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Millions of Americans Aren’t Receiving Social Security Statements in the Mail. A New Bill Aims to Change That.

  • The Social Security Administration used to mail workers annual statements that detailed their earnings and estimated future benefits.
  • That tradition stopped in 2011. Today, paper statements are mailed only to individuals ages 60 and up who have not created an online account.
  • Now some Congressional lawmakers are pushing to reinstate those statements for all workers ages 25 and up, unless they choose to access that information online instead.
Premiunm: Senior Social Security benefits
Jim McGuire | Getty Images

A new proposal in Congress aims to resurrect an old tradition: mailing Social Security statements to your home.

Since 2011, the Social Security Administration has cut back on the number of paper statements it puts in the mail in order to save money.

A new bill, called the Know Your Social Security Act, aims to reinstate those statements for all workers ages 25 and up.

Currently, workers ages 60 and up who are not receiving benefits and who have not signed on for online accounts still receive those mailings. In past years, the agency has also tried mailing statements to individuals every five years starting from age 25.

The bipartisan legislation was introduced by Reps. John Larson, D-Conn., and Vern Buchanan, R-Fla., along with Sens. Bill Cassidy, R-La., and Ron Wyden, D-Ore.

Larson has also proposed another bill, the Social Security 2100 Act, that would be a sweeping overhaul of the program in order to restore its solvency to the year 2100.

All workers can access the information contained in the statements — including earnings, contributions and estimated future benefits — by creating an online account at the MySocialSecurity website.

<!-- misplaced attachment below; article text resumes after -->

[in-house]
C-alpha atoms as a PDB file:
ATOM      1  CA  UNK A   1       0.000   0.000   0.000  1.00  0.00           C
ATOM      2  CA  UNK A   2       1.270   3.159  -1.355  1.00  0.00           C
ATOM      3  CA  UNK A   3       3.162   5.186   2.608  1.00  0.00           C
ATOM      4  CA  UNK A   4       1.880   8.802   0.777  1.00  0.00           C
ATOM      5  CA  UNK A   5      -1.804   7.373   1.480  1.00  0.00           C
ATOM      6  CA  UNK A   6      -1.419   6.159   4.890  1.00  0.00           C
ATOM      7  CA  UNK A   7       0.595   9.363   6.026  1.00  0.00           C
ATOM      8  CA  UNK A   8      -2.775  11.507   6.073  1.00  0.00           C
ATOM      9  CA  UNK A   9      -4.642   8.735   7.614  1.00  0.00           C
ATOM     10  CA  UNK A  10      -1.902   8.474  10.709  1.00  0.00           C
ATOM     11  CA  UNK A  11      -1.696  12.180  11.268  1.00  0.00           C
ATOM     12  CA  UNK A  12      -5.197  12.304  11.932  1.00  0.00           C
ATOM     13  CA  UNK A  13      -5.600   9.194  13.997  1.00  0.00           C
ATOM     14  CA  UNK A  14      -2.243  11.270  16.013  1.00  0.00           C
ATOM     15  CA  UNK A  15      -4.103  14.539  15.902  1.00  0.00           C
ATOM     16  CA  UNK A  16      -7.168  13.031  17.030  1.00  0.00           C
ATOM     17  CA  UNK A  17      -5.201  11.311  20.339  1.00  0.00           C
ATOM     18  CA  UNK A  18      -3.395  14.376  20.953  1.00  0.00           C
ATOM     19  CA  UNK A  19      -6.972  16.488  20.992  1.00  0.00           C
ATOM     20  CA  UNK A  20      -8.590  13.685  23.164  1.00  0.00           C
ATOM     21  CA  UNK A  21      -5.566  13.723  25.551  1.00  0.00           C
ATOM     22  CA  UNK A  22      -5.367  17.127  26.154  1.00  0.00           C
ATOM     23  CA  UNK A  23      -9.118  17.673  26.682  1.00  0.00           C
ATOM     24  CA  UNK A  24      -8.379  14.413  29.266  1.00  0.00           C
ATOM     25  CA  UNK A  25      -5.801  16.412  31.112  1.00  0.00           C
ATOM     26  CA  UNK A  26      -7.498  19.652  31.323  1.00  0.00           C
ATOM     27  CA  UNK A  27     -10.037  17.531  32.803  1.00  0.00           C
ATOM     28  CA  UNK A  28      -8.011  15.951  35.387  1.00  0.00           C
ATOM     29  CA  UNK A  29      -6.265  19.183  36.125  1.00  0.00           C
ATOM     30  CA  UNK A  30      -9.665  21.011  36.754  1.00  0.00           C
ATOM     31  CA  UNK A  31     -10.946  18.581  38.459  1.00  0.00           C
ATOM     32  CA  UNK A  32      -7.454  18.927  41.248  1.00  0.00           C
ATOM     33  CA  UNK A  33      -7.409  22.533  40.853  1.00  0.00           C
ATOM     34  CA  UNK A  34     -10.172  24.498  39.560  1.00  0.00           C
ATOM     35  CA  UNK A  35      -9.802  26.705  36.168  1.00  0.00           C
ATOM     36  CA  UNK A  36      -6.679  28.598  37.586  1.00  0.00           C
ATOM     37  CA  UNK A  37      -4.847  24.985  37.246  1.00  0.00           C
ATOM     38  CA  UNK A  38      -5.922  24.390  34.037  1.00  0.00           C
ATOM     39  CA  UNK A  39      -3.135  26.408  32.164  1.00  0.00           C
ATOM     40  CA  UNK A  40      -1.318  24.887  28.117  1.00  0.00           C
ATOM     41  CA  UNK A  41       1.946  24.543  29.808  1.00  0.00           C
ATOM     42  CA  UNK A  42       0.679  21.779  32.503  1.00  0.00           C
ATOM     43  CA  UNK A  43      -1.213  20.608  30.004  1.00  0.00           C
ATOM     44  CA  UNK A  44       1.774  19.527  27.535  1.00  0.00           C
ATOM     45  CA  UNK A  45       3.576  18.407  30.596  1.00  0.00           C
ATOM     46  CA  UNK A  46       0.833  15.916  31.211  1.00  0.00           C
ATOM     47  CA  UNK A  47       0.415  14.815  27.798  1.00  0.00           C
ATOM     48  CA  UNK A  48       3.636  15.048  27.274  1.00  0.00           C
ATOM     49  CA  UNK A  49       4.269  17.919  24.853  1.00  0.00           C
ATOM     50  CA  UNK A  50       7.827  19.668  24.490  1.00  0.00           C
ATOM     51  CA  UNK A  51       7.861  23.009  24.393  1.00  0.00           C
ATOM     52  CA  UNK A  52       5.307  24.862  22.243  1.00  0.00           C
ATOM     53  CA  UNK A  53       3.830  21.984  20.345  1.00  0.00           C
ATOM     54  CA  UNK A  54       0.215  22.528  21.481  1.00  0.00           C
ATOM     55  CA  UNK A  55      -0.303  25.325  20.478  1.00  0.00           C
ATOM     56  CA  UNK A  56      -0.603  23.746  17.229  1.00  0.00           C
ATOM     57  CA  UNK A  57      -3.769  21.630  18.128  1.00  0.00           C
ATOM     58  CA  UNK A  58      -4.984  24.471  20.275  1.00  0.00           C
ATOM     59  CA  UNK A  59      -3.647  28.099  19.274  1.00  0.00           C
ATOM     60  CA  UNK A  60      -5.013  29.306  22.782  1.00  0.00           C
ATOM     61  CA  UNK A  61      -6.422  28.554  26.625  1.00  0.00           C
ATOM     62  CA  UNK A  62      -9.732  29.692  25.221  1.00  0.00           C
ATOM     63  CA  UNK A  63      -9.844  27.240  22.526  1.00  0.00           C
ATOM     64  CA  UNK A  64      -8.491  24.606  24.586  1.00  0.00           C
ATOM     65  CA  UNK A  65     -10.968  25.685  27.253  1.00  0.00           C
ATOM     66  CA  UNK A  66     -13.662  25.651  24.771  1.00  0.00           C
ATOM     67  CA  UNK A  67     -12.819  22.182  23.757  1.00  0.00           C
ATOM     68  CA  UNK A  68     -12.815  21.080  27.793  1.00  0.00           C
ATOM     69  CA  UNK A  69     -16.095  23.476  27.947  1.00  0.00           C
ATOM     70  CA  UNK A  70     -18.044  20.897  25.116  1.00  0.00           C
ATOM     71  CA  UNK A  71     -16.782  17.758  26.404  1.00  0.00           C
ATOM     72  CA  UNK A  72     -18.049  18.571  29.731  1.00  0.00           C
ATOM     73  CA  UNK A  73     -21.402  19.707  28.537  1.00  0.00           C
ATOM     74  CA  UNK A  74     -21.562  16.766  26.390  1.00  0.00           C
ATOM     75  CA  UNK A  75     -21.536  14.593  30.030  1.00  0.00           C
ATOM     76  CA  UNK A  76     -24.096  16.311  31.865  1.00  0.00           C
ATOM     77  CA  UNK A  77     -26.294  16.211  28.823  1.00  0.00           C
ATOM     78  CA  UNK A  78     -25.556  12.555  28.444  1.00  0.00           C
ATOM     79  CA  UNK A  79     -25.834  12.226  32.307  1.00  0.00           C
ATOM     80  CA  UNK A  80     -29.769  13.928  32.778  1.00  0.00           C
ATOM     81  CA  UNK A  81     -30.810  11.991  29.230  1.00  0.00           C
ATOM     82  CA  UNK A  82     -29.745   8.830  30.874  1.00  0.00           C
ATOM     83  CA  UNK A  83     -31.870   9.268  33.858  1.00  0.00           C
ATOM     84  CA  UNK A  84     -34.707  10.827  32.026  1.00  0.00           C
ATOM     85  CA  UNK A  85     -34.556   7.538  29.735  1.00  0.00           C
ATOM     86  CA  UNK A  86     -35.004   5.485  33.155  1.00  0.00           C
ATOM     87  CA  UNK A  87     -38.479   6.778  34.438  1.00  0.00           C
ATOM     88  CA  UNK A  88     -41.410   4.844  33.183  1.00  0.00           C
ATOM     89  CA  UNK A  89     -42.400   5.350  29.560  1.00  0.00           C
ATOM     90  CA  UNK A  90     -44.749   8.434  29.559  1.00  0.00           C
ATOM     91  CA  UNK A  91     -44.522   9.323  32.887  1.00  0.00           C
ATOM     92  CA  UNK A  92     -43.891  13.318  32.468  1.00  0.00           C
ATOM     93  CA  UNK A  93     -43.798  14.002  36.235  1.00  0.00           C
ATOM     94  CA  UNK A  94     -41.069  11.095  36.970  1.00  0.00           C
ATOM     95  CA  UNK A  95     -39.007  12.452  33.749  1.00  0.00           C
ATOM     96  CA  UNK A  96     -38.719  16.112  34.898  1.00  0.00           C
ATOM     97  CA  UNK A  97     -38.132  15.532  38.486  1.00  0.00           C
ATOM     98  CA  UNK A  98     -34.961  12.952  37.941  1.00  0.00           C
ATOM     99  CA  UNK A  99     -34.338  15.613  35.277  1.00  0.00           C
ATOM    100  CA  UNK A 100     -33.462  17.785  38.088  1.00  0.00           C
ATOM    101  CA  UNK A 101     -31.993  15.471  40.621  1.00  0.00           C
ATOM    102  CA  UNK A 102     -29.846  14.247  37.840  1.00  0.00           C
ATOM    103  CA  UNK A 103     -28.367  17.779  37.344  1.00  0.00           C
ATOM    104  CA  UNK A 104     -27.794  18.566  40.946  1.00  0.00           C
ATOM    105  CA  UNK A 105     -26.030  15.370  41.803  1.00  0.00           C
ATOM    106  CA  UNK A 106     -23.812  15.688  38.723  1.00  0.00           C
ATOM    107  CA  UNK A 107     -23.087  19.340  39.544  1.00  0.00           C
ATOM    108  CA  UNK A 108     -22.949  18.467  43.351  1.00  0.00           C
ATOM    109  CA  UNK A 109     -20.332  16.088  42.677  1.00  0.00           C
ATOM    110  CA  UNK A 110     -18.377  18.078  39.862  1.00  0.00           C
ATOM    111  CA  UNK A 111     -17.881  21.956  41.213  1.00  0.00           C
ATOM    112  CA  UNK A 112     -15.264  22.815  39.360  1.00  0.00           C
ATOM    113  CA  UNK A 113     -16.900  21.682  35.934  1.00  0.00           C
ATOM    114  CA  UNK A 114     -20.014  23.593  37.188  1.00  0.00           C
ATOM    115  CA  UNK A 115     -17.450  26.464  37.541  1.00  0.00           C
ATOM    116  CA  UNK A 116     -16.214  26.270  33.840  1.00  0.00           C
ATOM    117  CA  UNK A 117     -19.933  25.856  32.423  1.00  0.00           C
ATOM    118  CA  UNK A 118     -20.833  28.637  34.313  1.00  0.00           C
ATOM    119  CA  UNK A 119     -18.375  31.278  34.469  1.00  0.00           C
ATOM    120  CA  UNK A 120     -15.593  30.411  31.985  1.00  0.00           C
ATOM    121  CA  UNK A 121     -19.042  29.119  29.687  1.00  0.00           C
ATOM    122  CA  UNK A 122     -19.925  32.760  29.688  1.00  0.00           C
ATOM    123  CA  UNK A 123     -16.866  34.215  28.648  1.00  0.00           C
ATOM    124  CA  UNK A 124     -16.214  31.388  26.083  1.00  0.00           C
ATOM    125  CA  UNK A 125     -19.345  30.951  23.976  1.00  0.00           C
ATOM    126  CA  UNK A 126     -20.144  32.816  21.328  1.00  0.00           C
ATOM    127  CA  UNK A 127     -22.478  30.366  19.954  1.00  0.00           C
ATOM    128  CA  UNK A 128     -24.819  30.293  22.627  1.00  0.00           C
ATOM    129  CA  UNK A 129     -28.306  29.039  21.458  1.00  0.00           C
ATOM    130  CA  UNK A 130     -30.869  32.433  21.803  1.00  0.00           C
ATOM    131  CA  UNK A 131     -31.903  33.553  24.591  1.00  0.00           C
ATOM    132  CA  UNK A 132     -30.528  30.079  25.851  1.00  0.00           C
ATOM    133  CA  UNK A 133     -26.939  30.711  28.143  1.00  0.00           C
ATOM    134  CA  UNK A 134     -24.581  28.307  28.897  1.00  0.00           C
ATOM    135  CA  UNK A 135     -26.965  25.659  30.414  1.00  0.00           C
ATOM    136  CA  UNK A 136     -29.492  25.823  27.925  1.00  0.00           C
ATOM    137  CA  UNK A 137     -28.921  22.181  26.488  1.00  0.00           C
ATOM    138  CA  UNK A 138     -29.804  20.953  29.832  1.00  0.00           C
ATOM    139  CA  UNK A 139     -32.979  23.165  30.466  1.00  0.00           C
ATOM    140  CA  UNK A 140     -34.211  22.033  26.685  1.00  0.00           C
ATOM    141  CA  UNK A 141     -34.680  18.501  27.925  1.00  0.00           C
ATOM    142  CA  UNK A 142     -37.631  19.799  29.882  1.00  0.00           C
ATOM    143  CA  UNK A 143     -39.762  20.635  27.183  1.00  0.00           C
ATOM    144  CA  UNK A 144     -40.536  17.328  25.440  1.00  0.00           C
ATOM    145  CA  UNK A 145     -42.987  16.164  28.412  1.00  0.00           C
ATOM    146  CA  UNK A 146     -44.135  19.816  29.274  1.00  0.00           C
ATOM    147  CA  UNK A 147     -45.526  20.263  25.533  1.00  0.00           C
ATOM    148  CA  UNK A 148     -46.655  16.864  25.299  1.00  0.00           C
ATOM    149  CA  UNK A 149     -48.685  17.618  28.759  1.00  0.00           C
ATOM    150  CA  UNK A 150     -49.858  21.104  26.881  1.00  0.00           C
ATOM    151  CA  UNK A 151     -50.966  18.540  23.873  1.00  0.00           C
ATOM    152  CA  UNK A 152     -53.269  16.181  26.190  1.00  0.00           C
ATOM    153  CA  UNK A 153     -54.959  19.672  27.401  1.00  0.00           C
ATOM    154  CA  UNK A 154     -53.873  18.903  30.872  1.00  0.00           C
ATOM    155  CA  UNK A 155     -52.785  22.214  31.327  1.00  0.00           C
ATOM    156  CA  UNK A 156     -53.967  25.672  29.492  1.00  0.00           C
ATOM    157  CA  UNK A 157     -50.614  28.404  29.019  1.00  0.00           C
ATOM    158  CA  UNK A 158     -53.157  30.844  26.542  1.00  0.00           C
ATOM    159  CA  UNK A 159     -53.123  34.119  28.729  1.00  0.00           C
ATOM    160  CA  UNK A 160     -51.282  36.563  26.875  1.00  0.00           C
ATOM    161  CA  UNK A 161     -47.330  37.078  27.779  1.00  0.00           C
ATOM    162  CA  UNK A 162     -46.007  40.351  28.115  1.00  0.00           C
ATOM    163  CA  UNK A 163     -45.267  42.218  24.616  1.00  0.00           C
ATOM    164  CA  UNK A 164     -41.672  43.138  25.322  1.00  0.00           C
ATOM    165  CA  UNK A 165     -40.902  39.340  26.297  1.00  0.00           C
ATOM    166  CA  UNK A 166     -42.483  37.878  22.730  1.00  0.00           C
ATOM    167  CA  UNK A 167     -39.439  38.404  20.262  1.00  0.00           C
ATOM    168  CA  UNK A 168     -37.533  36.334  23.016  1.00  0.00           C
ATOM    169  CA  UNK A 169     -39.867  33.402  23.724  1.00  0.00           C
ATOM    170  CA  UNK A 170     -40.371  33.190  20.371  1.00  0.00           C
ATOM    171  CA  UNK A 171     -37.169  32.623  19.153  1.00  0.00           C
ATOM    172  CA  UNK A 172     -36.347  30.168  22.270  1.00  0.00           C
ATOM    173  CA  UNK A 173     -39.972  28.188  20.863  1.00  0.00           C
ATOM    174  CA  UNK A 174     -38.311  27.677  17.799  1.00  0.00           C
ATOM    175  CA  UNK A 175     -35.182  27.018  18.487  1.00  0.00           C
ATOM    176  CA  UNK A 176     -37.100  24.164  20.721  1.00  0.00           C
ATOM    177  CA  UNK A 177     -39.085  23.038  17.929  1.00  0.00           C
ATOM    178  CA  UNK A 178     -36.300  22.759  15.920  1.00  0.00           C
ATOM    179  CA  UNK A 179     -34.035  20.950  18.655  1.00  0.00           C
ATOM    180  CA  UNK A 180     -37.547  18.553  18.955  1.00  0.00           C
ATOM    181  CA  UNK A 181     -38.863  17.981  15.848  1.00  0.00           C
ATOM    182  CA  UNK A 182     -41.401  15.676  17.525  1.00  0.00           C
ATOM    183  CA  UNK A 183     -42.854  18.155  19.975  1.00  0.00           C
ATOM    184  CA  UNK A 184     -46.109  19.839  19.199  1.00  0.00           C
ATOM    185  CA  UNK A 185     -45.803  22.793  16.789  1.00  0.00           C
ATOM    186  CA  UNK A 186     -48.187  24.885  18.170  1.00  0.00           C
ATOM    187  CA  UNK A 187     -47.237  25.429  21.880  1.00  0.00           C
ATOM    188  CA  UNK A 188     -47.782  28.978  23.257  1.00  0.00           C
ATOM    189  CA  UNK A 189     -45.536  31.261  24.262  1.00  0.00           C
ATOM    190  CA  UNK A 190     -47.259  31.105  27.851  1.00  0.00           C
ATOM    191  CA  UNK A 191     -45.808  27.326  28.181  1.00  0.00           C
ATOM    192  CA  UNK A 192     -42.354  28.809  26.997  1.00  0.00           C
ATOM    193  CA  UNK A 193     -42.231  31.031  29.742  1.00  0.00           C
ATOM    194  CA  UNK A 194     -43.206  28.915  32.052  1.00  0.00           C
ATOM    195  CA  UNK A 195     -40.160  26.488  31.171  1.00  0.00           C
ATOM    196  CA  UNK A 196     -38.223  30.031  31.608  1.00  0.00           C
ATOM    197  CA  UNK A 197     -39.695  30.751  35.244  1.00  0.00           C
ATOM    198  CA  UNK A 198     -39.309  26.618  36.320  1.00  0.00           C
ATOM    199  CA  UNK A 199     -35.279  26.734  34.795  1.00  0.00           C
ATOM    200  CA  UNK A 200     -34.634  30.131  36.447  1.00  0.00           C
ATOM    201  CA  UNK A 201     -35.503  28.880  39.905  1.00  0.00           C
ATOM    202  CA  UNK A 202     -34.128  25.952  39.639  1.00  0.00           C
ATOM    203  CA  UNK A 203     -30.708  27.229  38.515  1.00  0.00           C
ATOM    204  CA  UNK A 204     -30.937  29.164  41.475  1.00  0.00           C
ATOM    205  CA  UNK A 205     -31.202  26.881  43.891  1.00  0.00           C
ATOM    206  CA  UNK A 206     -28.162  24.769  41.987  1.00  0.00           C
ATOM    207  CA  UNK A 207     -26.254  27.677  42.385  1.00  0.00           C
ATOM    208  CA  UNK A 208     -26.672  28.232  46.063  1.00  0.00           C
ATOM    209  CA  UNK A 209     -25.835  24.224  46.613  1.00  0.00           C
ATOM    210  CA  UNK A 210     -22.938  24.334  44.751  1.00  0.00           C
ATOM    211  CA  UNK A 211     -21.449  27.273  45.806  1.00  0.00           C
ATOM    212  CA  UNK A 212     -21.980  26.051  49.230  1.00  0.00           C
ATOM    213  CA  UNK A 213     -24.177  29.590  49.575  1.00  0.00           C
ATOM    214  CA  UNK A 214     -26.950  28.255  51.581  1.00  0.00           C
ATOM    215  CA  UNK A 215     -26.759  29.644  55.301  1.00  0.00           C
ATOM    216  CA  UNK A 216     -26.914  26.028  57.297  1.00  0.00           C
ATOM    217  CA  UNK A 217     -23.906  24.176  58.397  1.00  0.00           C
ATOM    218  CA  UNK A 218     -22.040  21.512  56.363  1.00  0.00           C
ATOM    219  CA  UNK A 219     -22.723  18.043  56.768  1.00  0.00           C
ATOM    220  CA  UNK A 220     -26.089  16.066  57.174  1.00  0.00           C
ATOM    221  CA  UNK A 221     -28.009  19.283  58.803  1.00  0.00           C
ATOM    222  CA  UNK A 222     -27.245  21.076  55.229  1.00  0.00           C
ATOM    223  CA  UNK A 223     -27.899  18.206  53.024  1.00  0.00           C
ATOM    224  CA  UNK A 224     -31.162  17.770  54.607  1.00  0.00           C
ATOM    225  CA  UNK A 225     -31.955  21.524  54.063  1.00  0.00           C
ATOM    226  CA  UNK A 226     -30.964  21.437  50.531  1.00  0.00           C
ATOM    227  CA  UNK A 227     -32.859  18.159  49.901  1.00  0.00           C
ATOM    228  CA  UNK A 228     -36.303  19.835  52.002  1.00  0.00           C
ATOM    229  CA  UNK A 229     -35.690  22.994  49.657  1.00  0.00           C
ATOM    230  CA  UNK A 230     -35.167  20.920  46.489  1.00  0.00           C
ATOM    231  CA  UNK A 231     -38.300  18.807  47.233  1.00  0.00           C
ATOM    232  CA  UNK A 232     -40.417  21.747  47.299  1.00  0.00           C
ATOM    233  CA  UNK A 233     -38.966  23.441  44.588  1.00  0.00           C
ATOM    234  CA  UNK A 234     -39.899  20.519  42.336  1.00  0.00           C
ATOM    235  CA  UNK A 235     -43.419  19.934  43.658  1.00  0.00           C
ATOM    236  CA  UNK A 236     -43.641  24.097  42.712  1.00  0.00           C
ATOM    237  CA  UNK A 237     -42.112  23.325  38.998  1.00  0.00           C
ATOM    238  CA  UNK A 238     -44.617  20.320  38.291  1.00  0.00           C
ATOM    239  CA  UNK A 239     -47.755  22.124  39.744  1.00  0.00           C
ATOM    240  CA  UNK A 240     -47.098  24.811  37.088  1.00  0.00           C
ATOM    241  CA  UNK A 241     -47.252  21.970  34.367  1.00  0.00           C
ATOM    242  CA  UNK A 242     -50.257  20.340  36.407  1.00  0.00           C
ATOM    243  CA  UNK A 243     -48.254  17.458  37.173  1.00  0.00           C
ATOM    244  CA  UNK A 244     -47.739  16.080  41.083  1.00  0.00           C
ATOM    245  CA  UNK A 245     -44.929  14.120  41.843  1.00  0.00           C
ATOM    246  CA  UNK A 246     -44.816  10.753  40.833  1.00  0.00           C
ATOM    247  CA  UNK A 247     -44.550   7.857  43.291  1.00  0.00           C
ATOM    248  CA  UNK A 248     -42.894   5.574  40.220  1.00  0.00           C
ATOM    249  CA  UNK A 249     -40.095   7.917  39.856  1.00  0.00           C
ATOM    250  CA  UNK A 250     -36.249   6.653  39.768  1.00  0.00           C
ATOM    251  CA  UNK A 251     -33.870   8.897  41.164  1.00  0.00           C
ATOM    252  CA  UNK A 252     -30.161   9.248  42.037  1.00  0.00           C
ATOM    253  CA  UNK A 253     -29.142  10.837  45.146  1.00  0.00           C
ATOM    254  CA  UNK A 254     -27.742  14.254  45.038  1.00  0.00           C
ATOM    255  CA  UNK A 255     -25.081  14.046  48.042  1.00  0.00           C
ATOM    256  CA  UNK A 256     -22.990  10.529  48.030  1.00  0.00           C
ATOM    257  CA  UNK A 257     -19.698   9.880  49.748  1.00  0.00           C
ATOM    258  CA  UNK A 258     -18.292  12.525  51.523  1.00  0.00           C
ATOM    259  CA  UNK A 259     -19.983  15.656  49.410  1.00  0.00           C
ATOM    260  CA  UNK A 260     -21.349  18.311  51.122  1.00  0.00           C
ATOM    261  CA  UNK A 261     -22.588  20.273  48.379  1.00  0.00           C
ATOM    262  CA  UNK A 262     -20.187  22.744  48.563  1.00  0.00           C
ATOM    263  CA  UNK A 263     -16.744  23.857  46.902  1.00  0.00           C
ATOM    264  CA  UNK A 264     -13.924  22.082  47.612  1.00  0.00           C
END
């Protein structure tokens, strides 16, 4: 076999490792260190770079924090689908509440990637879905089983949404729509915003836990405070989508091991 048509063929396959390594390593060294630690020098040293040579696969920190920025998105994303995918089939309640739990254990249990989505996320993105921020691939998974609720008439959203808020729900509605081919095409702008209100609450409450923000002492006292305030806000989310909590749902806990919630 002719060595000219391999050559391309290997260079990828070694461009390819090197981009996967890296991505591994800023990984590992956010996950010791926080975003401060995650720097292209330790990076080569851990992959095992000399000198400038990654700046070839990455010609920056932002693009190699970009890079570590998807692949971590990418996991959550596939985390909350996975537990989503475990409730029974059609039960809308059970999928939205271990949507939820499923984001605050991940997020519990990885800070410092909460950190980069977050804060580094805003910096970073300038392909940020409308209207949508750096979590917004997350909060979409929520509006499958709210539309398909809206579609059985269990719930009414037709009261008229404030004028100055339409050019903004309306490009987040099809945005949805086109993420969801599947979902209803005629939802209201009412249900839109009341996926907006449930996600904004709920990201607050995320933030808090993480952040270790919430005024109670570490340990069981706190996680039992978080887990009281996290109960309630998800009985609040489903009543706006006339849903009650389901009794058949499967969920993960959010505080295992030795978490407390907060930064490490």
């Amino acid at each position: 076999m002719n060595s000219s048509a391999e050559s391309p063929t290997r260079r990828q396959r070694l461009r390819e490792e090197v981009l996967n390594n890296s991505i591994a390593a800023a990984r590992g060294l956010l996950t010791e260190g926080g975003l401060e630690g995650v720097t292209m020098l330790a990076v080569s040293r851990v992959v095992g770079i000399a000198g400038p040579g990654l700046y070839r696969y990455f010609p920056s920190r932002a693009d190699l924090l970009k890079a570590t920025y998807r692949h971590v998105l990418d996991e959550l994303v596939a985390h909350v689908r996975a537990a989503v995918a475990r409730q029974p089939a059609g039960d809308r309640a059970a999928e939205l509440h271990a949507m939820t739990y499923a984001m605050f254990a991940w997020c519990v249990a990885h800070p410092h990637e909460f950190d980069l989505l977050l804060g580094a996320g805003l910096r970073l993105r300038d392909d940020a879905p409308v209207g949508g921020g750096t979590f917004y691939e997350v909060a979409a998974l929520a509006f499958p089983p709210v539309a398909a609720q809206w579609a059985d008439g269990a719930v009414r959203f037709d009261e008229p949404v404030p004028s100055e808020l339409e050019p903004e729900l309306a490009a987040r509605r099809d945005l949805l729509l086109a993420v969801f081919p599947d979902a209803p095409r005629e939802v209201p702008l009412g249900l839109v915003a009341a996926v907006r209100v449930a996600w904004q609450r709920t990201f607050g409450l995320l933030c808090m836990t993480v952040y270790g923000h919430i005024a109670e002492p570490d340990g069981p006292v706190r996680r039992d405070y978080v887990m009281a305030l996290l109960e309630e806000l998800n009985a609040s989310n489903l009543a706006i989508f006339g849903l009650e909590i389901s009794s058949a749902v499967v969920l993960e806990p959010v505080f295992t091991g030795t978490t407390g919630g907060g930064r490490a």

However, the bill sponsors argue that online access is inadequate. That’s because just 2 out of 5 people with My Social Security accounts accessed their online statements in 2018.

In 2019, statements were mailed to about 15 million people. Currently, more than 175 million workers have earnings that are covered by the Social Security program.

In addition to reinstating mailed statements, the Know Your Social Security Act also seeks to clarify the procedures the Social Security Administration should follow in the digital age.

For example, under the proposal, the agency would not have to send a paper statement to individuals who view that information online and actively decline to receive a mailed document for that year. Mailed statements would be provided if a worker requests it.

The legislation’s future is uncertain as it has yet to be considered by the House Ways and Means and Senate Finance Committees.

It echoes another proposal introduced earlier this year, the BETTER Act, which also included a provision to reinstate paper mailings.

Groups, including the Coalition for Paper Options, which advocates for paper-based financial notices, support this latest proposal.

“Millions and millions of people are making better decisions when they have this piece of paper in front of them,” said John Runyan, executive director of the Coalition for Paper Options.

Research shows that workers have been prompted to change their plans to add additional sources of retirement income or consulted a financial advisor after looking at the statements, Runyan said.

“The evidence is clear that this statement works, and it moves people toward a better retirement future,” Runyan said.

Other groups who support the proposal include AARP, the Association of Mature American Citizens and Justice in Aging, among others.

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About the Author

I am paralegal for attorneys Paul Burkhalter and John M. Driskill for 20 years. I specialize in Social Security and VA disability compensation benefits. In my spare time, I am an theatre artist with The Catastrophic Theatre as an actor, director, stage manager, and administrator. I have two very special children who happen to be chihuahuas named Beatrice and Arthur; that's right, Beatrice Arthur. I enjoy getting to know my clients and helping them any way I can. When I graduated from high school and decided to attend college at the University of Houston, my mom was fighting through several disabilities and was finally unable to perform any work of any kind. She had to fight for her disability benefits. Without them, we would not have survived. I know the struggle and I am grateful to be in a position to help others now who find themselves in similar situations.

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